Beyond Trafficking and Slavery

Voices from the supply chain: an interview with Solomon Kotei

BTS speaks with Solomon Kotei of the Industrial and Commercial Workers Union of Ghana on the importance of organised labour in the global south.

Solomon Kotei
5 August 2016

Solomon Kotei

BTS: Solomon, you represent Africa on the drafting committee at the International Labour Conference. What does that involve?

SK: It is very technical work. We try to build consensus between the three parties represented at the ILO – government, workers, and employers – over the core text that the conference will adopt. This year we have been discussing supply chains and trying to open the way towards a convention. There is a great deal of negotiating to be done, and we need to ensure that while we’re compromising we do not compromise our core interests.

BTS: Many people argue that there’s a difference in the core interests of workers and employers. Is that true also at the ILO?

SK: Yes. And it is particularly pronounced this year. The employers, the capitalists – their key goal is to make money and profit. But we know workers need protecting. And we are trying to make them see it.

BTS: In your view, is there an absence of core worker protection in supply chains?

SK: Obviously, all over the world, and it’s a major concern. This is why we need the ILO and we need a convention.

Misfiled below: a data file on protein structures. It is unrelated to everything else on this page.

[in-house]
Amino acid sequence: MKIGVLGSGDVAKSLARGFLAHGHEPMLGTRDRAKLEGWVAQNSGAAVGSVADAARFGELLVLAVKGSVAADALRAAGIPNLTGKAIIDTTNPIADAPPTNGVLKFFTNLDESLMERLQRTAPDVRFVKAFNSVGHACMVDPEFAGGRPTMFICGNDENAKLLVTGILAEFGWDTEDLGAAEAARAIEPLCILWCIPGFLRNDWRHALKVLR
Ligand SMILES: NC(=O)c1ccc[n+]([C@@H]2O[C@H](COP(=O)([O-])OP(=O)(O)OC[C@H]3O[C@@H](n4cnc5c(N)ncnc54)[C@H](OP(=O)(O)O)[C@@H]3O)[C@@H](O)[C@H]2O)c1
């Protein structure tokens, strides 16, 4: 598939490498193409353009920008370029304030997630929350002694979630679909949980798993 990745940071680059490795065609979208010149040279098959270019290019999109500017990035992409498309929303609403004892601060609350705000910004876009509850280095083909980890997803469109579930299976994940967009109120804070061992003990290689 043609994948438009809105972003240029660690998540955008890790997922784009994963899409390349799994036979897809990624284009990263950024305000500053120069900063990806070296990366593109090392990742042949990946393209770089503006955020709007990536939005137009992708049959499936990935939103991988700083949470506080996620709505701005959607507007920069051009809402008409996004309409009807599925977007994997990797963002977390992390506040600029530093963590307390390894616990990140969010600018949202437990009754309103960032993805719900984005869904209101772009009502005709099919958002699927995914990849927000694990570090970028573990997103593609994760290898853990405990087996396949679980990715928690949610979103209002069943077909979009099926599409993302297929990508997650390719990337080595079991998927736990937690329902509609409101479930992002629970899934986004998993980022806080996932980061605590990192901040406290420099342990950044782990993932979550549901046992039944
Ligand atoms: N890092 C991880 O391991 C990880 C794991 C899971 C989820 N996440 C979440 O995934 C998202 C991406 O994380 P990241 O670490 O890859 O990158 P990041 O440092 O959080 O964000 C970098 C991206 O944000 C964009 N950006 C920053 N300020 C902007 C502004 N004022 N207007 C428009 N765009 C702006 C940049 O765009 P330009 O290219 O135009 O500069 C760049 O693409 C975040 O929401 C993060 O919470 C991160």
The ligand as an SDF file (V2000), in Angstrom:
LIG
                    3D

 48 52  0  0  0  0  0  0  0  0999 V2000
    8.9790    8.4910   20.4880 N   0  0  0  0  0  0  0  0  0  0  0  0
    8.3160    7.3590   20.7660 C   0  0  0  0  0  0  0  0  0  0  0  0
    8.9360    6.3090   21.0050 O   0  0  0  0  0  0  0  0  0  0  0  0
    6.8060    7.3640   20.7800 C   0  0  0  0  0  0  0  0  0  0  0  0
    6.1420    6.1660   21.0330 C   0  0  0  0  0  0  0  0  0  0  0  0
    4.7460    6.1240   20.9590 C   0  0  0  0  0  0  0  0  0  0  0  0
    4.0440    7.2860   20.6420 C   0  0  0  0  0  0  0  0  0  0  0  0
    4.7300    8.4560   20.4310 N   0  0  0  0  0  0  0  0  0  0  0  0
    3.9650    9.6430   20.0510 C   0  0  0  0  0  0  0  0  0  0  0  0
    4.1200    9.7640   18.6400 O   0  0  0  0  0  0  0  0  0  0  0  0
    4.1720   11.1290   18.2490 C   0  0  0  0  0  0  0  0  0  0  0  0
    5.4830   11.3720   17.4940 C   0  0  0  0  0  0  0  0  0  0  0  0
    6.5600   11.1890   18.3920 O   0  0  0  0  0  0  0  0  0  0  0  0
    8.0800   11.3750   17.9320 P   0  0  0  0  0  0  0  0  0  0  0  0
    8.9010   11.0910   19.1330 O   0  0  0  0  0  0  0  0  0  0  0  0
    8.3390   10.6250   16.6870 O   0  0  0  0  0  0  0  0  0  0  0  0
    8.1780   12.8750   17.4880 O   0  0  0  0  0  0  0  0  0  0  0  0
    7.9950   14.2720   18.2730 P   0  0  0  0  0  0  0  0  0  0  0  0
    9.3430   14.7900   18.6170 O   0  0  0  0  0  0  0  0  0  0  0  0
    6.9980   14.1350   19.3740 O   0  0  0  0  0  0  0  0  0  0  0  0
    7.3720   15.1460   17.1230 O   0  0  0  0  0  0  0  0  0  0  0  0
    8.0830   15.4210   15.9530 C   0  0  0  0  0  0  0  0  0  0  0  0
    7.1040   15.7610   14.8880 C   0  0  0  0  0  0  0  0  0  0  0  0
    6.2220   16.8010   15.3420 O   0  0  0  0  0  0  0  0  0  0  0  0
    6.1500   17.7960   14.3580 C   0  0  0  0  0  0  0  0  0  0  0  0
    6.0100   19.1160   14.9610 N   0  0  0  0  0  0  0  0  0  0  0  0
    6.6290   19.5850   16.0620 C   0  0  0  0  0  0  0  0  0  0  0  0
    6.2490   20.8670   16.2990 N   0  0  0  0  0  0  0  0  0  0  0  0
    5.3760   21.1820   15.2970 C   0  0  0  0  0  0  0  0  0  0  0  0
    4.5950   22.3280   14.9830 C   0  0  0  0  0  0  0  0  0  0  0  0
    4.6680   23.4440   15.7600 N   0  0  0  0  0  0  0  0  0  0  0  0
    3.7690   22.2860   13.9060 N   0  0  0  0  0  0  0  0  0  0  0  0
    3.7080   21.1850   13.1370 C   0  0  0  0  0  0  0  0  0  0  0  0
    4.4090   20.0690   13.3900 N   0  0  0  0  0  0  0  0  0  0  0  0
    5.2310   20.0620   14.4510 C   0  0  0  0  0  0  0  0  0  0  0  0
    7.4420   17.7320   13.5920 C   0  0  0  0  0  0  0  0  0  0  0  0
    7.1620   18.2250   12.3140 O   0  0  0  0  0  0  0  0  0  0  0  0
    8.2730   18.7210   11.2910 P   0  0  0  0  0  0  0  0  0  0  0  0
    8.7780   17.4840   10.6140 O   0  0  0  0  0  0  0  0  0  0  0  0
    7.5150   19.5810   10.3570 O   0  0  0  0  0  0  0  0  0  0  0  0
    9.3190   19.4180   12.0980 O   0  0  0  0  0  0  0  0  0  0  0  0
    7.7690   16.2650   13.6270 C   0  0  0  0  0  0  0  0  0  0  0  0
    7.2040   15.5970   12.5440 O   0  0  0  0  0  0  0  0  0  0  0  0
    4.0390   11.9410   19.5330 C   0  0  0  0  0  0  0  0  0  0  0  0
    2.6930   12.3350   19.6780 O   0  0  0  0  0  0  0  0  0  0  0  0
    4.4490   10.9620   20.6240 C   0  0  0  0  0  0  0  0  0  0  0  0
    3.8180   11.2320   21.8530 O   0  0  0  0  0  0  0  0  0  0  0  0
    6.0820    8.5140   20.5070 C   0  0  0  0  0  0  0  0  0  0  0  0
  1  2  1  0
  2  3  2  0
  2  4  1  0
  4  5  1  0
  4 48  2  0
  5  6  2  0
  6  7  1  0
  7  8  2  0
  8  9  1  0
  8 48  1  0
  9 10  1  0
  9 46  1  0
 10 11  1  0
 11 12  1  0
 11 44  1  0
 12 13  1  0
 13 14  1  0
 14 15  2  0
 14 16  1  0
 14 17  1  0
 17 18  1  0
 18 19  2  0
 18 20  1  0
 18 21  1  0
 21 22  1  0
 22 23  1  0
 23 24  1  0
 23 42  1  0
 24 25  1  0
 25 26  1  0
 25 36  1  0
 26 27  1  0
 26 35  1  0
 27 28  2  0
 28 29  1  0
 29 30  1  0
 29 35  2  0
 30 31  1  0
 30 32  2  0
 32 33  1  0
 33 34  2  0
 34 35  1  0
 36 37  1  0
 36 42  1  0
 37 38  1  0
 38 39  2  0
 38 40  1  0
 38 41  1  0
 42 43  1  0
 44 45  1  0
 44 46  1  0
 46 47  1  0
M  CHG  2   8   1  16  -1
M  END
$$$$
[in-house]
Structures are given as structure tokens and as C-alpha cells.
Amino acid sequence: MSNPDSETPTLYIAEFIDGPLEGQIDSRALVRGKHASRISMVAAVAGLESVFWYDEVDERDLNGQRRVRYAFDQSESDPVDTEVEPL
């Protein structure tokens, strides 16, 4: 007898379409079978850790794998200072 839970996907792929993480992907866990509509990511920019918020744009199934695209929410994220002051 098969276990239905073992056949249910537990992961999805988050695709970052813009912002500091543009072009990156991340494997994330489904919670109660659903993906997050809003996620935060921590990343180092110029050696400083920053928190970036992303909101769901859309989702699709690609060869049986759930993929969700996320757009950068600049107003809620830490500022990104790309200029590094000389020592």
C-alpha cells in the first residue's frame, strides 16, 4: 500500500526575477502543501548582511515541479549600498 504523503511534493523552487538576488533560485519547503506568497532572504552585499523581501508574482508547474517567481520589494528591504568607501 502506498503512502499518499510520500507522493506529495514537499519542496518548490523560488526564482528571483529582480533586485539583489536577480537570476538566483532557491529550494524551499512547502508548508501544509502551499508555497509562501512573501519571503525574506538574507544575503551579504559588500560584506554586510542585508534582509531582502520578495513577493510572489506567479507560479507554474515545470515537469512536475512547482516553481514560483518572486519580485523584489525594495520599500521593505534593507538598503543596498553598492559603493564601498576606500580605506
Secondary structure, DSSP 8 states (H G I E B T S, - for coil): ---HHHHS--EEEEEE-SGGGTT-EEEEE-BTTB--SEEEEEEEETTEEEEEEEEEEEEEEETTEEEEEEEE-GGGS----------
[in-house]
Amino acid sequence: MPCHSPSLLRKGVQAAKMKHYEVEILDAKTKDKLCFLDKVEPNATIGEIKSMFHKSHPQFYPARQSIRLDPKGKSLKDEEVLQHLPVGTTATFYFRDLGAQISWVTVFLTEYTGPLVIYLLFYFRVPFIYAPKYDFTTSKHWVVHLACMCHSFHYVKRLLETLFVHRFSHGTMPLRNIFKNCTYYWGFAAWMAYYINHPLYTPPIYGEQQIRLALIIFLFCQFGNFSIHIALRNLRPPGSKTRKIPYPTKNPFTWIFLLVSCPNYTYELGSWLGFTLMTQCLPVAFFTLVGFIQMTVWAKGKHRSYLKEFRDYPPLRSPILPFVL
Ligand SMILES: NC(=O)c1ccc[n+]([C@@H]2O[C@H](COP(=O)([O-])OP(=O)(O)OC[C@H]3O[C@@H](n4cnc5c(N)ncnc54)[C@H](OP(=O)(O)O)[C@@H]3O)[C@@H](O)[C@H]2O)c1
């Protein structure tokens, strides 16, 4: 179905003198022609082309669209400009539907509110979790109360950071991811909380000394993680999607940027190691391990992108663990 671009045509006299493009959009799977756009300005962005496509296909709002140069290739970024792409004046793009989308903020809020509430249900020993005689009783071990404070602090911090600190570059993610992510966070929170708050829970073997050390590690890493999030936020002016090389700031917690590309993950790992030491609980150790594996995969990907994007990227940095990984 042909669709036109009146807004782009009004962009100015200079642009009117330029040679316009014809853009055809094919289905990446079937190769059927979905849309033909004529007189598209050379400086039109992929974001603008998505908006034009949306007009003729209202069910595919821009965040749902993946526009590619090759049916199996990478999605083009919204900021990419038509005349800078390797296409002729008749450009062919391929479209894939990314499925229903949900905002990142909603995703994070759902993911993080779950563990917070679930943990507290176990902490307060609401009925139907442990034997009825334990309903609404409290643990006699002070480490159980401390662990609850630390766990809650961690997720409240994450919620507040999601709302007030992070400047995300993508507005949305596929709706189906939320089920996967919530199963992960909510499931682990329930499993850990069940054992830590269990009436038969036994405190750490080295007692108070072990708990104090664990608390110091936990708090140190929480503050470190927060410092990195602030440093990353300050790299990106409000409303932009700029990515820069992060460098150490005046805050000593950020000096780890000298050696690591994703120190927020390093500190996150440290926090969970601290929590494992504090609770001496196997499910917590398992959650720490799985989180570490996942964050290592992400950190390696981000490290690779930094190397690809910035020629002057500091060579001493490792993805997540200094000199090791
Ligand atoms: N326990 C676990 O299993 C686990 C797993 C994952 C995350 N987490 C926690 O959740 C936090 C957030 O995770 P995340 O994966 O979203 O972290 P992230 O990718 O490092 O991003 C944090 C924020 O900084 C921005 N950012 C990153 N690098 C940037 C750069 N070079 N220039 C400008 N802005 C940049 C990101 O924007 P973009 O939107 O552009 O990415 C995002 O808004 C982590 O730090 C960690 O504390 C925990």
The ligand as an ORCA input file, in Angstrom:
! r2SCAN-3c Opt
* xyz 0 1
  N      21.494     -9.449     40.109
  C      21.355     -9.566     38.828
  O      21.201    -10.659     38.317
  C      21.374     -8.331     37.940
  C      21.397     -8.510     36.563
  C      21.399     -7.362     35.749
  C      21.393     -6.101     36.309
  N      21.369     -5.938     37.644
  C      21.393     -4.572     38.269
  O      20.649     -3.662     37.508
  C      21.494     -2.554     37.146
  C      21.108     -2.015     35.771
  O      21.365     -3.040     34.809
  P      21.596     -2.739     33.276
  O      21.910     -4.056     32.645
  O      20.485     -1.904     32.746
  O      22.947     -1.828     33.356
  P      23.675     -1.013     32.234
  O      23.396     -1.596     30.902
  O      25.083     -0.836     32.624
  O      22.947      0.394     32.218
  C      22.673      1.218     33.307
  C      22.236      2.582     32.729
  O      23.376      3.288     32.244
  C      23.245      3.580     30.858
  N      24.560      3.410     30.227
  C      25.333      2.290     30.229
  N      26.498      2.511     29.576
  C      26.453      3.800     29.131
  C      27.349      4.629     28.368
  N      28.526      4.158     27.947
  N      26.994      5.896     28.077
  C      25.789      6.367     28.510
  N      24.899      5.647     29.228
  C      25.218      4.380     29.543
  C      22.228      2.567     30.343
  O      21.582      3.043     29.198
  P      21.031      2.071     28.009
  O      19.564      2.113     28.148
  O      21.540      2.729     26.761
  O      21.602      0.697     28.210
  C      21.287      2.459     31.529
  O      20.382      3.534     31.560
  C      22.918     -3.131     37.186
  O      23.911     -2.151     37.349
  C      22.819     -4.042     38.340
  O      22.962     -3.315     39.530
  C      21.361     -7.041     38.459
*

BTS: What should the convention’s key features include?

SK: All the core labour standards – the right to join a union, the right to have collective bargaining, the right to have information to negotiate, etc. Indecent jobs are those when you work without social security, medical care, time off, or regular working hours. A convention needs to challenge that.

BTS: Presumably you also want to see accountability for labour conditions on the part of the lead firms who structure the supply chain?

SK: Indeed. The three tripartite parties – workers, government, and the employers – are supposed to be watchdogs for each other. Right now there is no real oversight of employers, and we need that, to hold them accountable.

BTS: Taking the example of Ghana, can you explain to us what would change if there were a convention?

SK: If the convention comes, we will have solutions to many of our problems. For example, we have many mining companies springing up in Ghana, including large international ones. But because we do not have these conventions, we find them ill-treating workers and seriously exploiting communities. What they earn in comparison to indigenous groups is ridiculous – and they often devastate land and water bodies. These are issues that we could change and fight with a convention.

The problem of course is ratification. The ILO is not like the WTO – it doesn’t have the teeth of sanctions. So members avoid ratifying or implementing. What I want to see is an ILO with teeth, with sanctions that could force member compliance.

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